Ngawang Sangdrol was just 13 when she was first imprisoned by China in Tibet. She was so small her prison guards found it easy to pick her up by the legs and drop her, head first, on to the stone floor of her cell.
They beat her with iron rods, placed electric shock batons in her mouth and left her standing in the baking heat until she collapsed of exhaustion. They called her the "ballerina", because when the pain became too much for her, she would stand on the tips of her toes like a dancer. "The more we cried out in pain," she said, "the more they laughed."
"They would put a rope around your neck, tie both your hands and hang you down from the ceiling. They used iron bars to beat you systematically," she says. "And once you are imprisoned there is no difference between a child and an adult and an elderly person, or between a man and a woman. All punishments and torture methods are equal for everyone."
Ngawang Sangrol, now 28, is a Tibetan nun who spent more than a decade in prison. Released shortly before a visit by the then Chinese President Jiang Zemin to George Bush's Texan ranch, she was made to sign papers promising she would never speak of her experiences in the notorious Drapchi prison.
She was critically ill after years of abuse and doctors believed she would not live long. But she has survived to tell her gruesome tale, to the acute discomfort of the Chinese authorities.
The nun was arrested in 1990 for joining a peaceful demonstration calling for independence for Tibet. She was freed after nine months, and rearrested in 1992. In an interview with The Independent, she said: "I was imprisoned for saying just two things. 'Long live the Dalai Lama' and 'Free Tibet'. For these I was imprisoned and tortured. The sufferings our people went through after the invasion are well documented: everyone seems to know about them. But people seem to think that these days our problems are over, and this is not true. I have experienced persecution at the hands of the Chinese, and I can see it continuing."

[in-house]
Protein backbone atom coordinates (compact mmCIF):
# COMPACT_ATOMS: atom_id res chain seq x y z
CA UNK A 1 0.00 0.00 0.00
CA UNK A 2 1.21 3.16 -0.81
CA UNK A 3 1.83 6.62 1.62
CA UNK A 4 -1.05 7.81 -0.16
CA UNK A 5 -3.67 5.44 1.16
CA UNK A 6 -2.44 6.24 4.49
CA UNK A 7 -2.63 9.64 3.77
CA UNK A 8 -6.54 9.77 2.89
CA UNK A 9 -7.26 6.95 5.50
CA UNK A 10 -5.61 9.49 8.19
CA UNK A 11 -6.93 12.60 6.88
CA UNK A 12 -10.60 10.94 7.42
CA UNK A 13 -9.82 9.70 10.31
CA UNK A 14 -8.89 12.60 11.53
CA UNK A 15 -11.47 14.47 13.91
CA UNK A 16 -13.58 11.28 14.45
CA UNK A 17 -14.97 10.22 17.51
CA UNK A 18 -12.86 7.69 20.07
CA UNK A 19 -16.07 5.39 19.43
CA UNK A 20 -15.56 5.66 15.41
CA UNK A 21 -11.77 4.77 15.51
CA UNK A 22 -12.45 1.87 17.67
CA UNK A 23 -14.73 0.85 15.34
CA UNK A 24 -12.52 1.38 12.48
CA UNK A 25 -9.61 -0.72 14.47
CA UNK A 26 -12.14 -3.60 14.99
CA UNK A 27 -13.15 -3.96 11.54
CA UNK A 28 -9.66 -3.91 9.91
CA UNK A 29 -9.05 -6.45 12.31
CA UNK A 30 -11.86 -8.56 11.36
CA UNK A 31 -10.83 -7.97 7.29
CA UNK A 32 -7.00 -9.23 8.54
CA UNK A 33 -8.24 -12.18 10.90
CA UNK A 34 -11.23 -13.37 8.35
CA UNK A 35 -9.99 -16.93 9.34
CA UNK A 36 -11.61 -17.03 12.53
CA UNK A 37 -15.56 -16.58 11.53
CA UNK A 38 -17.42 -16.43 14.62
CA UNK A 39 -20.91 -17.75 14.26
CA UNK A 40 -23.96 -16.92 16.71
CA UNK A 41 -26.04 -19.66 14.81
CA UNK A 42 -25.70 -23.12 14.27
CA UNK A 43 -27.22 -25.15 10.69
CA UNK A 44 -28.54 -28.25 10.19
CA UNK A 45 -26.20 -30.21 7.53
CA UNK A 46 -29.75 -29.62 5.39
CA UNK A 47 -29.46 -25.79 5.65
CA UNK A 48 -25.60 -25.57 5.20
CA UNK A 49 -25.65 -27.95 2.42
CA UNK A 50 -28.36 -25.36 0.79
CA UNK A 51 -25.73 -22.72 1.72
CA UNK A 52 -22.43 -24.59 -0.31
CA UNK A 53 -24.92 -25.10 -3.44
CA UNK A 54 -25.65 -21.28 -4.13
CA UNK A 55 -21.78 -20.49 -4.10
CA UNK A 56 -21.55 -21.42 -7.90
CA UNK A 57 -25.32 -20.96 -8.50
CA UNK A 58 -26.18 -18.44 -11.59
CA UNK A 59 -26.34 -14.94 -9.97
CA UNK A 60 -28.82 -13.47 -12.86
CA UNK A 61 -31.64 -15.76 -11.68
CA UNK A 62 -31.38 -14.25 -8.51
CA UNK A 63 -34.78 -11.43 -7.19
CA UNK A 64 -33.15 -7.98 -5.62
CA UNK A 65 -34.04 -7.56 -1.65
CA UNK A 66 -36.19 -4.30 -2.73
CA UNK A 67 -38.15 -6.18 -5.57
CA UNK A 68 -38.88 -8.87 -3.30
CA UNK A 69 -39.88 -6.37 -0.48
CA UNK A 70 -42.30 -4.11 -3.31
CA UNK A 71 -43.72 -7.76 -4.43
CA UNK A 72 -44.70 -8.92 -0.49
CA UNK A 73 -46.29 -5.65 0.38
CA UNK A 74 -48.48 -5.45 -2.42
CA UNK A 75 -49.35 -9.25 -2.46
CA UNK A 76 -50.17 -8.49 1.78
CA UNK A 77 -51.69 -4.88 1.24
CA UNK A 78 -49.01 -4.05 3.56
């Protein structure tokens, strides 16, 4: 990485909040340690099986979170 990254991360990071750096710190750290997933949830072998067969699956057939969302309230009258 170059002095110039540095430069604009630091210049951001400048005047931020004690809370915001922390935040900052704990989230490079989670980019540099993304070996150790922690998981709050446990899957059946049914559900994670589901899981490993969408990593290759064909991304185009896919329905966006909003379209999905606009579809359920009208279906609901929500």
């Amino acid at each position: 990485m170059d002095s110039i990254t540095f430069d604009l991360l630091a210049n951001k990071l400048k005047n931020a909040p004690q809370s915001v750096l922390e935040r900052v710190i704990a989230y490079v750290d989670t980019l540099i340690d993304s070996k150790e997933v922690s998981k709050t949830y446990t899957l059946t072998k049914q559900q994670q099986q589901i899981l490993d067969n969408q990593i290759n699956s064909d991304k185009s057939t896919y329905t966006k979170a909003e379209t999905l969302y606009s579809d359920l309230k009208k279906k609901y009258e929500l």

There are an estimated 200 political prisoners in Tibet, almost all monks and nuns whose only crime is to have pledged support to the Dalai Lama, the head of the Buddhist faith, who leads a government in exile in India but whom Beijing regards as a separatist threat.
The London-based human rights group Free Tibet, says torture "forms a part of these prisoners' everyday lives". Human Rights Watch reports document the "mistreatment in detention" of religious figures and activists, citing Tibet as one of the two regions in China where torture is most rife. Beijing denies this, but none of the numerous claims of torture has been investigated by the Chinese authorities.
Life outside the prison walls is also tough, say rights activists. Since direct rule was imposed by Beijing in 1950, the authorities have denied charges of restricting basic freedoms.
Ngawang Sandrol, now living in the US, is in London to urge the UK to use its forthcoming EU presidency to appoint a special EU rapporteur for Tibet and to promote negotiations between Beijing and the exiled Tibetan government.